As I roll the strange stone in my hand, I think about alternate histories. What if, for example, that asteroid hadn’t smashed into the Yucatan, gouging a giant crater in the crust of the earth and coating the planet in an irradiated cloud of dust that blocked the sun for a thousand years? Contrary to popular belief, the dinosaurs didn’t fail to adapt to changing climatic conditions. Indeed they were incredibly adaptable creatures – intelligent, social and, perhaps, the most successful beings to inhabit the planet-aside from the scorpions. It has always been, after all, an arthropod world. Instead, the dinosaurs of the Cretaceous age were annihilated by something like a full-scale thermo-nuclear war. The Terrible Lizards were whacked by the untamed geology of the heavens.
This rocky bench at Jones Hole has its own alternate history. If the Bureau of Reclamation had been permitted to fulfill its schemes, the mouth of Jones Hole Canyon would have been submerged under twenty feet of water and silt, held back by a 118-foot tall dam the engineers wanted to build at the entrance to Split Mountain Canyon. The dam would have flooded Island Park, Rainbow Park and every inch of Whirlpool Canyon all the way up to the footings of the Echo Park Dam. The canyons of Dinosaur would have become two giant holding tanks. That’s where David Brower steps in to change the course of history.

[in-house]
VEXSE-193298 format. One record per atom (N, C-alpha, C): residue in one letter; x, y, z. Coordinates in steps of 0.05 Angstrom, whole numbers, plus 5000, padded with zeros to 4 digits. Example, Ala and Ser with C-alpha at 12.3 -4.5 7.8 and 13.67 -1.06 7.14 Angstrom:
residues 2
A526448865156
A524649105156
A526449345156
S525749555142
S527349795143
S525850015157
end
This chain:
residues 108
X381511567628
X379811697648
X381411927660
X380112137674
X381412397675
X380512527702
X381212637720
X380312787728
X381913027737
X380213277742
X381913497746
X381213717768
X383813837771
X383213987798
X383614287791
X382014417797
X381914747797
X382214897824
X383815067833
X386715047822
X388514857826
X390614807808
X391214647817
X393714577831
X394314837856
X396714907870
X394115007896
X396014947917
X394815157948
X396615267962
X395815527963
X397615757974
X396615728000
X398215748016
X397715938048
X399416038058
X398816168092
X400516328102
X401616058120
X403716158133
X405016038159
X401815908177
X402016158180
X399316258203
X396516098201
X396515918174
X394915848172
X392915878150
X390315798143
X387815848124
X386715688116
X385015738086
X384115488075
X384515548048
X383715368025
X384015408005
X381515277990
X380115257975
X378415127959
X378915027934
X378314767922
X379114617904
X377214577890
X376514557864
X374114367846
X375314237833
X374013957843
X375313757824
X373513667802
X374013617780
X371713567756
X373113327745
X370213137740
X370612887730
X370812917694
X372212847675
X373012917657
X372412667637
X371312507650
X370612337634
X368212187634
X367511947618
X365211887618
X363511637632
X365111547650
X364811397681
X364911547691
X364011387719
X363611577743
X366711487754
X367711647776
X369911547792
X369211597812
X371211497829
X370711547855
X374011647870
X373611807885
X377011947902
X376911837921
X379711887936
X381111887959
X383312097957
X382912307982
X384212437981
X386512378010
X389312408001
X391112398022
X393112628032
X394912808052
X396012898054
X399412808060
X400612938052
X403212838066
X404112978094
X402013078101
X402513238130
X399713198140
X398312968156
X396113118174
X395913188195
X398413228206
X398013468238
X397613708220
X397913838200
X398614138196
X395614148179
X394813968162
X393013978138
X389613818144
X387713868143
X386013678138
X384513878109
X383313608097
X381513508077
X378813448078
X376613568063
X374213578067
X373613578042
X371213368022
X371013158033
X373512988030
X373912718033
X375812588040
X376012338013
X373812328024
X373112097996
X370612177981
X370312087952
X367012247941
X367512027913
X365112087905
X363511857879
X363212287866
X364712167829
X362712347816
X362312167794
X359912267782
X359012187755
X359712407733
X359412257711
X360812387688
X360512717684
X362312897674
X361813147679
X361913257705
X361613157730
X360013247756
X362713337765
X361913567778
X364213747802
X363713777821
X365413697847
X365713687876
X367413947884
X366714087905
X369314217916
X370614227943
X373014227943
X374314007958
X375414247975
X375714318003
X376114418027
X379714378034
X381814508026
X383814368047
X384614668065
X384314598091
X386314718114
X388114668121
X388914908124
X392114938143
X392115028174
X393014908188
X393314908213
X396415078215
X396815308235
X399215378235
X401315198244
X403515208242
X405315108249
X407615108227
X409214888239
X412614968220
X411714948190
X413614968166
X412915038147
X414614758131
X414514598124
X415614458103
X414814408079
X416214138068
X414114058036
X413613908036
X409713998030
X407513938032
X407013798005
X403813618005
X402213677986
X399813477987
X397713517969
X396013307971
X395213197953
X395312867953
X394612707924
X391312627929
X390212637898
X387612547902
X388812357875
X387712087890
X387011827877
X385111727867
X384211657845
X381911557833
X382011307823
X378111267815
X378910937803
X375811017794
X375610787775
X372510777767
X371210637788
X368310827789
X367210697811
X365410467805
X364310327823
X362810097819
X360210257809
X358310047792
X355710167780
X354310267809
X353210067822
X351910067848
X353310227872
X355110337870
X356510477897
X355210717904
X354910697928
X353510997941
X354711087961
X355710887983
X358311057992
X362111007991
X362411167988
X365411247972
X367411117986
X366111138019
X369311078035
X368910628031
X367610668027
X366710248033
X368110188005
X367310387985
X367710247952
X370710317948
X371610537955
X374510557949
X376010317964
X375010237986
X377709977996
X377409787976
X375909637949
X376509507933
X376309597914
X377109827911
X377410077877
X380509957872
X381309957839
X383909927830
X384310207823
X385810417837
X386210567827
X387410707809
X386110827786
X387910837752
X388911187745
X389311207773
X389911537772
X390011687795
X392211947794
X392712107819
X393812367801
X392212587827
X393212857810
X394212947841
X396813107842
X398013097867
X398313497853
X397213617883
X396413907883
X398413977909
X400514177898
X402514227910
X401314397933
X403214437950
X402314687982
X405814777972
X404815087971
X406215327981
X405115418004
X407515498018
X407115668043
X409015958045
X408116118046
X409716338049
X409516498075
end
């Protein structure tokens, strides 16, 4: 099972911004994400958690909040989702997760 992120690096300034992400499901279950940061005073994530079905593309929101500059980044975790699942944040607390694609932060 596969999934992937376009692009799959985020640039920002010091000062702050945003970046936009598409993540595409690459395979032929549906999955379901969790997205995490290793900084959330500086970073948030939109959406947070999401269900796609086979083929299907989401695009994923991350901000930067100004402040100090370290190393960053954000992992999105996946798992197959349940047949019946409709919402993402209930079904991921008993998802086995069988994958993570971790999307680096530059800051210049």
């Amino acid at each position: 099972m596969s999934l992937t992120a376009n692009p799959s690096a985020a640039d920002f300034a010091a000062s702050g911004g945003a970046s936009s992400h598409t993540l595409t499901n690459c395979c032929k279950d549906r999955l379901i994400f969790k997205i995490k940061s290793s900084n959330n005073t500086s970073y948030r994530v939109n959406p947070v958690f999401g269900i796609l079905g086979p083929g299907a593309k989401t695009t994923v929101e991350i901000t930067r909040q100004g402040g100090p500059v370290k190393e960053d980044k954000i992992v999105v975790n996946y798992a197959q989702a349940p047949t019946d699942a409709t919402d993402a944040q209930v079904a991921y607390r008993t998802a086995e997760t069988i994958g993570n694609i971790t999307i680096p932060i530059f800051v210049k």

These days the Bureau of Reclamation is a broken and dysfunctional agency, a mere outlier in the vast labyrinth of the Department of the Interior. But back in its heyday of the 1940s and 1950s, the Bureau was a titanic force, perhaps the most powerful government agency in the Western States. It was the epicenter of the dam-industrial complex: promising cheap hydropower, irrigation, drinking water for expanding cities, water playgrounds, and industrial jobs. Exploiting Cold War anxieties, the Bureau presented itself as internal bulwark against the Communist Peril-even though most American Communists, such as Woody Guthrie, applauded its plan to dam nearly every Western river. In fact, the Bureau of Reclamation is the most Stalinist of federal agencies, cleaving closely to the masterplan of Old Joe who dictated to Soviet dam-builders: “No river should ever reach the sea.”
The Bureau’s leaders, men like Mike Strauss and the infamous Floyd Dominy, were as arrogant as defense contractors in the early days of the Iraq war. Everything was going their way. They steamrolled internal opposition, like that offered by Park Service chief Newton Drury, vilified conservationists as starry-eyed patsies and intimidated members of Congress who had the temerity to question any of the outrageously priced line items in their budget requests.